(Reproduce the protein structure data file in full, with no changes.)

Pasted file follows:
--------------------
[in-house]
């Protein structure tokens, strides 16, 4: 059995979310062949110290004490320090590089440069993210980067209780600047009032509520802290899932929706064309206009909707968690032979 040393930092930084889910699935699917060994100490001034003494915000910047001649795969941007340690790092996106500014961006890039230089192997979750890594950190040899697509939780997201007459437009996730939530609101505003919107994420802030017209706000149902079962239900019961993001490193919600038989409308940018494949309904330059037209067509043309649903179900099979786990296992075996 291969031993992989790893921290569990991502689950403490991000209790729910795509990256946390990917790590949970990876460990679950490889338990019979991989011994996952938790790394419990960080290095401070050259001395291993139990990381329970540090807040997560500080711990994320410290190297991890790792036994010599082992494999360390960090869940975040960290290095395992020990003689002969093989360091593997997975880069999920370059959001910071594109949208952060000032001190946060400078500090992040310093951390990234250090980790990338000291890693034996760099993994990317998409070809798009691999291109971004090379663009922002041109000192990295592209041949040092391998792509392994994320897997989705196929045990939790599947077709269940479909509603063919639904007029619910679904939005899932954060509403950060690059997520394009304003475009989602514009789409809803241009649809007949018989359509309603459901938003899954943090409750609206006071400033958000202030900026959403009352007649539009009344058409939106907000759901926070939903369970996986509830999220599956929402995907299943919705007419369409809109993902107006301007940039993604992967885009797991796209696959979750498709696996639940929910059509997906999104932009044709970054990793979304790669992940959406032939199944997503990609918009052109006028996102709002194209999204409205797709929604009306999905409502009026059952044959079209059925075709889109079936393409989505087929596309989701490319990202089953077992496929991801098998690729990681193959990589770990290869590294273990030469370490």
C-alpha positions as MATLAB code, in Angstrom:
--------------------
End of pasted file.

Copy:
[in-house]
């Protein structure tokens, strides 16, 4: 059995979310062949110290004490320090590089440069993210980067209780600047009032509520802290899932929706064309206009909707968690032979 040393930092930084889910699935699917060994100490001034003494915000910047001649795969941007340690790092996106500014961006890039230089192997979750890594950190040899697509939780997201007459437009996730939530609101505003919107994420802030017209706000149902079962239900019961993001490193919600038989409308940018494949309904330059037209067509043309649903179900099979786990296992075996 291969031993992989790893921290569990991502689950403490991000209790729910795509990256946390990917790590949970990876460990679950490889338990019979991989011994996952938790790394419990960080290095401070050259001395291993139990990381329970540090807040997560500080711990994320410290190297991890790792036994010599082992494999360390960090869940975040960290290095395992020990003689002969093989360091593997997975880069999920370059959001910071594109949208952060000032001190946060400078500090992040310093951390990234250090980790990338000291890693034996760099993994990317998409070809798009691999291109971004090379663009922002041109000192990295592209041949040092391998792509392994994320897997989705196929045990939790599947077709269940479909509603063919639904007029619910679904939005899932954060509403950060690059997520394009304003475009989602514009789409809803241009649809007949018989359509309603459901938003899954943090409750609206006071400033958000202030900026959403009352007649539009009344058409939106907000759901926070939903369970996986509830999220599956929402995907299943919705007419369409809109993902107006301007940039993604992967885009797991796209696959979750498709696996639940929910059509997906999104932009044709970054990793979304790669992940959406032939199944997503990609918009052109006028996102709002194209999204409205797709929604009306999905409502009026059952044959079209059925075709889109079936393409989505087929596309989701490319990202089953077992496929991801098998690729990681193959990589770990290869590294273990030469370490």
C-alpha positions as MATLAB code, in Angstrom: